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SHERIDAN — After an extensive, competitive process, Fort Mackenzie High School English teacher Mick Wiest has been named Wyoming Teacher of the Year by the Wyoming Department of Education.
Wiest was informed of his award this past weekend when he received a phone call from State Superintendent Cindy Hill while he was attending the Sheridan Broncs football game.
“It was such a delightful surprise and a very humbling surprise,” Wiest said. “I feel greatly honored but also very humbled.”
Sheridan County School District 2 Superintendent Craig Dougherty said he believes this is the first time the district has had one of its teachers selected for the award.
“Every district submits a teacher that will be in the pool of educators to be looked at as Wyoming Teacher of the Year,” Dougherty said. “And we’ve had several finalists but at least in my recollection, Wiest is the only one we’ve had that made it to the top.”
Wiest began his employment at FMHS in 2010, but has previously taught in Cody and Douglas, as well as Glendive, Mont. He has been a teacher for more than 25 years.
Wiest said some of his passion for education came from his mother. Wiest is a first generation American and said his mother, who was a German from Russia, was often awestruck by the freedoms she was afforded in America. Wiest said that keeping a free and democratic society requires an involved and educated electorate.
“I’ve committed to doing that in the small corner of the world I touch,” Wiest said. “It is one of the things that keeps me going, looking at these kids and thinking these kids will be making decisions about my Social Security in a few years! I want them to think critically and be able to problem solve.
“To be really honest, I pretty much get my energy from being around students,” he continued. “Some people often need downtime to recharge, but I am the type of person who gets recharged being around students and exchanging ideas. When you work with a student and you see the light bulb come on, there isn’t much that’s more rewarding than that.”
Kevin Lewis, a researcher and member of the team at the Superintendent of Public Instruction’s Office who judged the candidates, said not only does Wiest do an outstanding job of teaching students, but he helps teach other teachers as well.
“It is a big plus, being able to be a professional in the classroom and be a professional teacher around the state and helping other teachers improve,” he said. “It speaks very well of his tremendous professionalism.”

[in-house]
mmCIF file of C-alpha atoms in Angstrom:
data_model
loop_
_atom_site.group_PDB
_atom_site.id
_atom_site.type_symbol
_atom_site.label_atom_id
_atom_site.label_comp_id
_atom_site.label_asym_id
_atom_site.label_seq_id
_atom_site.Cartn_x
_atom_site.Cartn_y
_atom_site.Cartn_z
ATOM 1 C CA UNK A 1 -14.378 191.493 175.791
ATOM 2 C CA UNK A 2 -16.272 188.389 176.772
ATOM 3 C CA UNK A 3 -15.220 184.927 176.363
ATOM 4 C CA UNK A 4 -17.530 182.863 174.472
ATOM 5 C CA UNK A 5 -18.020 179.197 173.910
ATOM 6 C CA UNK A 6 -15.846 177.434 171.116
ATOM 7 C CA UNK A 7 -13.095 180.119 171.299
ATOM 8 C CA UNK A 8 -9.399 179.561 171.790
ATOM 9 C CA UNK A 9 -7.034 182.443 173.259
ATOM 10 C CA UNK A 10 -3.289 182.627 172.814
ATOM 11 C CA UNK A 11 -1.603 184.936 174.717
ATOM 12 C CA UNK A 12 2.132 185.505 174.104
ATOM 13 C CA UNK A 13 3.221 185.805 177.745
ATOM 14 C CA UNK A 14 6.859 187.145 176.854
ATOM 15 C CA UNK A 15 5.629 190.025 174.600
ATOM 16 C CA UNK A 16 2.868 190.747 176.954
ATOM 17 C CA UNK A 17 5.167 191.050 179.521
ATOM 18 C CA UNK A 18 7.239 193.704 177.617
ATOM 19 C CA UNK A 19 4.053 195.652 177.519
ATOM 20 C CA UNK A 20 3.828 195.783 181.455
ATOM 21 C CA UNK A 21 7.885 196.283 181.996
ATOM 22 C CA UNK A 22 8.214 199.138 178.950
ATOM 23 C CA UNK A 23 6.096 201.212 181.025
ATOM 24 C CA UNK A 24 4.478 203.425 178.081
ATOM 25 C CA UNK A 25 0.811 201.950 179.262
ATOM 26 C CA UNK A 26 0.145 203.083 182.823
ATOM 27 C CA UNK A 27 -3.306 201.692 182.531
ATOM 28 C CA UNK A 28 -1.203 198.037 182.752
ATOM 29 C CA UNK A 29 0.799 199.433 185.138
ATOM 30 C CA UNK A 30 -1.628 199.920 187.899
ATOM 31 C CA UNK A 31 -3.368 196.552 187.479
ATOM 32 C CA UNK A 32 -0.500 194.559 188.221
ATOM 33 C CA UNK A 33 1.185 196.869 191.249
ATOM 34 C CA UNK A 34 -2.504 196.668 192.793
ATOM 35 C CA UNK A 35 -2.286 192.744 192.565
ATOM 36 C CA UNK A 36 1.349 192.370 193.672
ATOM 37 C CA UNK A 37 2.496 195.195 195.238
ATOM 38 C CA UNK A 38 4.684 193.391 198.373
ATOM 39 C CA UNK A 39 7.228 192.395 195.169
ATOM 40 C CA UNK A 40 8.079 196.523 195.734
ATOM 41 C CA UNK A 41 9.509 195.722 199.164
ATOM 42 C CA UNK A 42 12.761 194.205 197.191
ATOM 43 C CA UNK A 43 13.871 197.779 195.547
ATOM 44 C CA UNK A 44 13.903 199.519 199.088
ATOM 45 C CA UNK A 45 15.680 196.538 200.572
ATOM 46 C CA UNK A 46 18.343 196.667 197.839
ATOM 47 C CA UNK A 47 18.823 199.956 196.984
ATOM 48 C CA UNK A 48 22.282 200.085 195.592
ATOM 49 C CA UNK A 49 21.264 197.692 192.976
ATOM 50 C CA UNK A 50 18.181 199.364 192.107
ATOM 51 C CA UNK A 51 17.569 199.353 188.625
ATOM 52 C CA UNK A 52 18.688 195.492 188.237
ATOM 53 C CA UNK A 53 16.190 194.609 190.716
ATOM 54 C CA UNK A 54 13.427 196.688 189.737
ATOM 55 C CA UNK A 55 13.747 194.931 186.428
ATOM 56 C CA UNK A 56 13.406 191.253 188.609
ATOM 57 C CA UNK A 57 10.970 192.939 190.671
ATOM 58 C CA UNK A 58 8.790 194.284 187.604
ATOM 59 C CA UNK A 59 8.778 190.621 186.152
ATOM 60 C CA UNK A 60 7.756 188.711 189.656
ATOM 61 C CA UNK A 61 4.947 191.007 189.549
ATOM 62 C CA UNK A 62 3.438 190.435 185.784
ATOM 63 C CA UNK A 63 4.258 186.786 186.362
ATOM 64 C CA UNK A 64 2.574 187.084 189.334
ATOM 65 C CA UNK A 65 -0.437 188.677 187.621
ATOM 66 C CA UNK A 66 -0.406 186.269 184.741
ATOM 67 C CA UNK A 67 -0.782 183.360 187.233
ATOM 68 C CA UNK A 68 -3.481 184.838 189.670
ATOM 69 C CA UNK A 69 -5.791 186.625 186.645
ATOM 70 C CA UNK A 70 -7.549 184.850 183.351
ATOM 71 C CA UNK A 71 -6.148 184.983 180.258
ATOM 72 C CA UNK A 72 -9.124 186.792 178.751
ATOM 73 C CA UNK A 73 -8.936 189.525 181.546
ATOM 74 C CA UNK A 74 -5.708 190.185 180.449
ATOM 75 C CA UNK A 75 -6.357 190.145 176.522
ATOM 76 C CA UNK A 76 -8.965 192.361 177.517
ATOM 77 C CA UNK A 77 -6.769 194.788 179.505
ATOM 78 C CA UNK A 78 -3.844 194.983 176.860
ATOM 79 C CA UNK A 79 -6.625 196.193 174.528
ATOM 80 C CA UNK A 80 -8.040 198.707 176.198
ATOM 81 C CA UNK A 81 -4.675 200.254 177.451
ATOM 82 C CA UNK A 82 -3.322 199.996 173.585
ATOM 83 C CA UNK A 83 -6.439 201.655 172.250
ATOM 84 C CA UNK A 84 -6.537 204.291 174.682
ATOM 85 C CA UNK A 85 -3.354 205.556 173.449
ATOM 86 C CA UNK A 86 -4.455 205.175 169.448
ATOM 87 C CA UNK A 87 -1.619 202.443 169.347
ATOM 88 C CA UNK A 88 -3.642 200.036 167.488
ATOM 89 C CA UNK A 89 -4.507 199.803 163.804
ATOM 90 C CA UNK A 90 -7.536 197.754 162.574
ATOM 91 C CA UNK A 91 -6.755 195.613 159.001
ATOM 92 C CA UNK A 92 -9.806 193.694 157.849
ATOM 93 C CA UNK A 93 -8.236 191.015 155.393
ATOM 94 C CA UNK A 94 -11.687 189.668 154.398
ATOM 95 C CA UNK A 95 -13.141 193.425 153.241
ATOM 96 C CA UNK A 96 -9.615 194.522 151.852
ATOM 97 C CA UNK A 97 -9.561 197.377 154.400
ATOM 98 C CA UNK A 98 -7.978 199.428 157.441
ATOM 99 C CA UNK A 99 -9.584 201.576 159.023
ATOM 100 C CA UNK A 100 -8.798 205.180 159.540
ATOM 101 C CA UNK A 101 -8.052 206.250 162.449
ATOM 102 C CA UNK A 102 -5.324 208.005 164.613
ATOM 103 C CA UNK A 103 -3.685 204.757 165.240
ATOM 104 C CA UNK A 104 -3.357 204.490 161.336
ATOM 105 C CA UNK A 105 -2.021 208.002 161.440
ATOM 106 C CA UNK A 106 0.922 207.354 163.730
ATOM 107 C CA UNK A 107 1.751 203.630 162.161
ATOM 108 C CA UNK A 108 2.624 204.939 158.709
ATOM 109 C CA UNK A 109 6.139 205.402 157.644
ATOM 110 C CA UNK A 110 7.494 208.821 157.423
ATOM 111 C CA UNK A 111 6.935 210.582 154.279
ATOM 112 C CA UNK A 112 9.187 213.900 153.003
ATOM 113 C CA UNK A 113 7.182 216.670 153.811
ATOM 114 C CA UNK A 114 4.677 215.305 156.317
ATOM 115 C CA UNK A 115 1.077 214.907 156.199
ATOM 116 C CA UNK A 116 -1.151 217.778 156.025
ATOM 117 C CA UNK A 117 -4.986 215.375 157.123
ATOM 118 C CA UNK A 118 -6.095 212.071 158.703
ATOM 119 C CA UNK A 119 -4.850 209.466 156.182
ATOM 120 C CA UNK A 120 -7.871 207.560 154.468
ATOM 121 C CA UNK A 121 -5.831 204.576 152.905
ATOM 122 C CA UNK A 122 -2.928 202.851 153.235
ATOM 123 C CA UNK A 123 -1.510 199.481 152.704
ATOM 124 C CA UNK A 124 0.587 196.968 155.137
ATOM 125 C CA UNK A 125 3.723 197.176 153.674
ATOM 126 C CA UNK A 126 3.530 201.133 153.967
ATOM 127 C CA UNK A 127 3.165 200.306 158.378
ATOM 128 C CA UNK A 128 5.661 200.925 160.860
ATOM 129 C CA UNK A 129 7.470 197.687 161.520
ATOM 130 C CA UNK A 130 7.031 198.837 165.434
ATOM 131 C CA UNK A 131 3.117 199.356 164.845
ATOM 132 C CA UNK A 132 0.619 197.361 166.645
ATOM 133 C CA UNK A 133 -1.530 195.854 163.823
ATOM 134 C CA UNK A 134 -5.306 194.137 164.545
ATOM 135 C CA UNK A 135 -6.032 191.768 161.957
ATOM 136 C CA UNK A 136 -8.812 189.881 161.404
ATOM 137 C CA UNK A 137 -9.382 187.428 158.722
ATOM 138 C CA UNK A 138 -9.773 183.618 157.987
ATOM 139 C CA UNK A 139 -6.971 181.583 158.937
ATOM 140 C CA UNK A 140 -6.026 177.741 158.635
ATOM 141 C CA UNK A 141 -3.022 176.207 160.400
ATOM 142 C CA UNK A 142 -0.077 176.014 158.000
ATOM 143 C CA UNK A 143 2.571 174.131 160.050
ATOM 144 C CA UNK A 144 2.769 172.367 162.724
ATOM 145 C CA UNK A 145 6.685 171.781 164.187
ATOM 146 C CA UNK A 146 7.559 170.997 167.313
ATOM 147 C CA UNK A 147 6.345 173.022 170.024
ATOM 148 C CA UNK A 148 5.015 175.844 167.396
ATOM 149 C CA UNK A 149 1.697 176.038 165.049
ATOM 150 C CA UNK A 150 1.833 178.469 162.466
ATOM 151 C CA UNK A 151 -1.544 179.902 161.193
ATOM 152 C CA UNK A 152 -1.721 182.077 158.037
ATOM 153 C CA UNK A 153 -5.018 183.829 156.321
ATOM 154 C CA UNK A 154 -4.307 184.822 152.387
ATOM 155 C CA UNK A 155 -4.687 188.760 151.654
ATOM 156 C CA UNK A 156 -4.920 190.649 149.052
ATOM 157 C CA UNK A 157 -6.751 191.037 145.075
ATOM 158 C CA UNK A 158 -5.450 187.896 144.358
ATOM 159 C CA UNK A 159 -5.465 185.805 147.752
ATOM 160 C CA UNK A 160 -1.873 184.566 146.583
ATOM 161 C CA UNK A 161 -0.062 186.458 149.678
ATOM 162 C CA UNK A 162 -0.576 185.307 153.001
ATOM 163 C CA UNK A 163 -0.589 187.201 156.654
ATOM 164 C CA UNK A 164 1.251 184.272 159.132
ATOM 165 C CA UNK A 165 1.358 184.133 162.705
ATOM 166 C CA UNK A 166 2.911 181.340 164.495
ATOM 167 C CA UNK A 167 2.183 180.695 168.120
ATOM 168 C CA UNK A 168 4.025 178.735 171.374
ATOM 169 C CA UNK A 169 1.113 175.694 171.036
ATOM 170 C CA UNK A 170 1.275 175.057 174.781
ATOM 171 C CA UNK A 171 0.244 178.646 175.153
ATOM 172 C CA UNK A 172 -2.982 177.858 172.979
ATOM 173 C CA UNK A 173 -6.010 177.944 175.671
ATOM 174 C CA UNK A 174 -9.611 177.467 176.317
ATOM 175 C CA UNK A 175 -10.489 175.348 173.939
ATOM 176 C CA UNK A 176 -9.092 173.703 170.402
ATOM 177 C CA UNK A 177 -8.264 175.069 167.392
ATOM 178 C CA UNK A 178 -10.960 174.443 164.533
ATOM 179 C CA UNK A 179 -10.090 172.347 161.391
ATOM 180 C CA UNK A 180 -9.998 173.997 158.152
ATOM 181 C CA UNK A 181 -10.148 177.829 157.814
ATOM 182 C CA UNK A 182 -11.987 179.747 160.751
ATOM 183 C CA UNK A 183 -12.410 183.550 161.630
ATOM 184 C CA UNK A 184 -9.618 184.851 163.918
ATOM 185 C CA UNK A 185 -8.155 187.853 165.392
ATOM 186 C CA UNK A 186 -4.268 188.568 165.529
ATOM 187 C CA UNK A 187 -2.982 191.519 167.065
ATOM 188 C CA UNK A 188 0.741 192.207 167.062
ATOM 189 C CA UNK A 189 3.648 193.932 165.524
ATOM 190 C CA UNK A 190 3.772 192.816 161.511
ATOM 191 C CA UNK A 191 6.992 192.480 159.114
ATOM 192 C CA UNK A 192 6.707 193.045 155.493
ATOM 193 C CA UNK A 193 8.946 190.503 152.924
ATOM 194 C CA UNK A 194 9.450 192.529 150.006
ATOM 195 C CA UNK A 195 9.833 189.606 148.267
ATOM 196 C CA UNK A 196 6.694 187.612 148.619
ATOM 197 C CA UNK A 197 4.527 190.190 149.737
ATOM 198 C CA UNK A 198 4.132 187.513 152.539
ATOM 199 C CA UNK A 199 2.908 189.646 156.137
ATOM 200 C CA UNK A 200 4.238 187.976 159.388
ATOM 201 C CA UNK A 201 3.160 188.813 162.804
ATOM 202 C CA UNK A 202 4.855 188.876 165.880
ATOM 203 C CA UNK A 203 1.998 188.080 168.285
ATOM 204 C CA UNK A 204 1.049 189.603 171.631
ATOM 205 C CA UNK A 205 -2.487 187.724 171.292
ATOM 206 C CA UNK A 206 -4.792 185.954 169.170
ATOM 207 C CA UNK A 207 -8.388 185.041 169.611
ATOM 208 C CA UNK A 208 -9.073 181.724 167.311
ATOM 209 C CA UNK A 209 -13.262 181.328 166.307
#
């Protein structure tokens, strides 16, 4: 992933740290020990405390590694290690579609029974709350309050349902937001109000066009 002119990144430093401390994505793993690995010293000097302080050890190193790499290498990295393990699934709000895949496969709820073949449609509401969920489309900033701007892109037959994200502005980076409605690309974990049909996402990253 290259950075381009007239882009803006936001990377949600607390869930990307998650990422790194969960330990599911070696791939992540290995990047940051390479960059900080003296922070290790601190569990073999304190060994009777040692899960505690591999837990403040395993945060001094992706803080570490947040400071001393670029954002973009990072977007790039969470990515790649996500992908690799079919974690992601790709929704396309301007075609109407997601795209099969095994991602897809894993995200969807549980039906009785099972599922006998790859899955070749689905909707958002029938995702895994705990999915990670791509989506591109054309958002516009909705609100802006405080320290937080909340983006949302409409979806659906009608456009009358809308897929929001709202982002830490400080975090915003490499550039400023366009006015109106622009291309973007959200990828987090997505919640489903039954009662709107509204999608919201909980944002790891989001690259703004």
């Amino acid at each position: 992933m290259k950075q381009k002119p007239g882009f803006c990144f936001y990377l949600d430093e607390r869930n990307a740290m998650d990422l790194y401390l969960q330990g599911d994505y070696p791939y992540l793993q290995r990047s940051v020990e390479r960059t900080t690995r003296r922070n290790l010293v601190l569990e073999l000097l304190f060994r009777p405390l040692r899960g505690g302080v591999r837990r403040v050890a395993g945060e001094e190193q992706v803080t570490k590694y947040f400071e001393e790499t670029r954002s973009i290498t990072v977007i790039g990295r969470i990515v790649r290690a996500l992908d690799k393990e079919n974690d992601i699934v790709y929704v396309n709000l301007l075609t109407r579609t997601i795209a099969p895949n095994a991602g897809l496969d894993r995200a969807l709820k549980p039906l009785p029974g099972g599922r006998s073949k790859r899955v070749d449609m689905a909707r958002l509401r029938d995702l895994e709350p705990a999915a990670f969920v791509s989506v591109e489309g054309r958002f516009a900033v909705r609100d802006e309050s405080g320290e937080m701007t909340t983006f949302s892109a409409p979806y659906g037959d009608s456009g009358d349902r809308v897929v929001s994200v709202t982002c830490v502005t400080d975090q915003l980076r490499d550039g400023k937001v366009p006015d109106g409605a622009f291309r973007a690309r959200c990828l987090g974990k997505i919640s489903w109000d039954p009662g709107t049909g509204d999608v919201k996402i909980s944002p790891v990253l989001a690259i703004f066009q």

Lewis said the team from the Superintendent’s Office initially narrowed the field of candidates down to 10 and then conducted phone interviews. From the phone interviews, three top candidates were identified and Lewis then attended classes of each teacher to observe and evaluate them in the classroom.
“When you get to that point the top three are so good, it is very difficult to make a decision,” Lewis said. “He is truly an expert teacher in all regards. And it is not just our opinion, it is backed up by data.”
Dougherty said in past years, through the work of Wiest and other staff, the school has achieved 100 percent proficiency on some state standardized tests and this past year, the school had the highest ACT composite score of any high school in the state.
“But the most important thing, testing aside, is what he does with kids every day,” Dougherty said. “He has a way of engaging kids in learning that relates high expectations but relevance at the same time. He just has a way of making connections with kids and through that relationship he creates kids who are learners and want to earn at a high level.
“We couldn’t be happier,” he added. “He is a great model for all of us in how he is relentless in making sure every child views learning as a great opportunity. His work is stunning; there is not other way to put it. Basically, he emulates who we are as a district. He loves to learn and he loves to teach and he believes that all children can learn and learn by doing.”
Dougherty said Wiest will be recognized at the next SCSD 2 board of trustees meeting in November. Wiest will receive a $5,000 award from the state and is now a contender for national Teacher of the Year. As part of his responsibilities, Wiest will attend several conferences around the state and across the country in the coming year.
“If it follows the pattern (of past winners), there are four or five national level conferences I will attend,” Wiest said. “Some are policy making or providing policy recommendations at a national level, so that is pretty cool, to have a little bit of voice in the shape of education around the nation.”
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